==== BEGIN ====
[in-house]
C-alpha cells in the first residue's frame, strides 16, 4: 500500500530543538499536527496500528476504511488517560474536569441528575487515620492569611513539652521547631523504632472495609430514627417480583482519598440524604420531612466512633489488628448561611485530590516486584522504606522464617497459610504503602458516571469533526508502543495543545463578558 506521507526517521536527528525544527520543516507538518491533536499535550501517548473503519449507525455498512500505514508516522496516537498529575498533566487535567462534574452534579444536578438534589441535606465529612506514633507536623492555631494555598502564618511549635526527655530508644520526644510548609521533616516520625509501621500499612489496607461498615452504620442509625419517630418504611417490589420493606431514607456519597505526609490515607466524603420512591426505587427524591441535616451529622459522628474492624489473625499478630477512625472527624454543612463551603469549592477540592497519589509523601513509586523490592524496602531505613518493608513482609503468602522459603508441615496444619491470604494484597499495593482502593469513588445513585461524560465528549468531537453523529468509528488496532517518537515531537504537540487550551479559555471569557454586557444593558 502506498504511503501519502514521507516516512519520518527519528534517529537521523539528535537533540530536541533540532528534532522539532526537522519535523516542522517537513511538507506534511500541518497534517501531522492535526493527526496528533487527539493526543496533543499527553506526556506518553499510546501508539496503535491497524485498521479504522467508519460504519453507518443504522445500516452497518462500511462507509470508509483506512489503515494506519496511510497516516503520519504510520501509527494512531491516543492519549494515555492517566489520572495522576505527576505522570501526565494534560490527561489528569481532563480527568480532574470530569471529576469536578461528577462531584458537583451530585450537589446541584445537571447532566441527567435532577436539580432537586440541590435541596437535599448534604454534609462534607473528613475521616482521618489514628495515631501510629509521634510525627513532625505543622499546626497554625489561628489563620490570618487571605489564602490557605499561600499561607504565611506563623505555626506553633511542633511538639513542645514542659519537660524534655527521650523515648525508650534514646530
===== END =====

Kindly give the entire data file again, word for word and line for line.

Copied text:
[in-house]
C-alpha cells in the first residue's frame, strides 16, 4: 500500500530543538499536527496500528476504511488517560474536569441528575487515620492569611513539652521547631523504632472495609430514627417480583482519598440524604420531612466512633489488628448561611485530590516486584522504606522464617497459610504503602458516571469533526508502543495543545463578558 506521507526517521536527528525544527520543516507538518491533536499535550501517548473503519449507525455498512500505514508516522496516537498529575498533566487535567462534574452534579444536578438534589441535606465529612506514633507536623492555631494555598502564618511549635526527655530508644520526644510548609521533616516520625509501621500499612489496607461498615452504620442509625419517630418504611417490589420493606431514607456519597505526609490515607466524603420512591426505587427524591441535616451529622459522628474492624489473625499478630477512625472527624454543612463551603469549592477540592497519589509523601513509586523490592524496602531505613518493608513482609503468602522459603508441615496444619491470604494484597499495593482502593469513588445513585461524560465528549468531537453523529468509528488496532517518537515531537504537540487550551479559555471569557454586557444593558 502506498504511503501519502514521507516516512519520518527519528534517529537521523539528535537533540530536541533540532528534532522539532526537522519535523516542522517537513511538507506534511500541518497534517501531522492535526493527526496528533487527539493526543496533543499527553506526556506518553499510546501508539496503535491497524485498521479504522467508519460504519453507518443504522445500516452497518462500511462507509470508509483506512489503515494506519496511510497516516503520519504510520501509527494512531491516543492519549494515555492517566489520572495522576505527576505522570501526565494534560490527561489528569481532563480527568480532574470530569471529576469536578461528577462531584458537583451530585450537589446541584445537571447532566441527567435532577436539580432537586440541590435541596437535599448534604454534609462534607473528613475521616482521618489514628495515631501510629509521634510525627513532625505543622499546626497554625489561628489563620490570618487571605489564602490557605499561600499561607504565611506563623505555626506553633511542633511538639513542645514542659519537660524534655527521650523515648525508650534514646530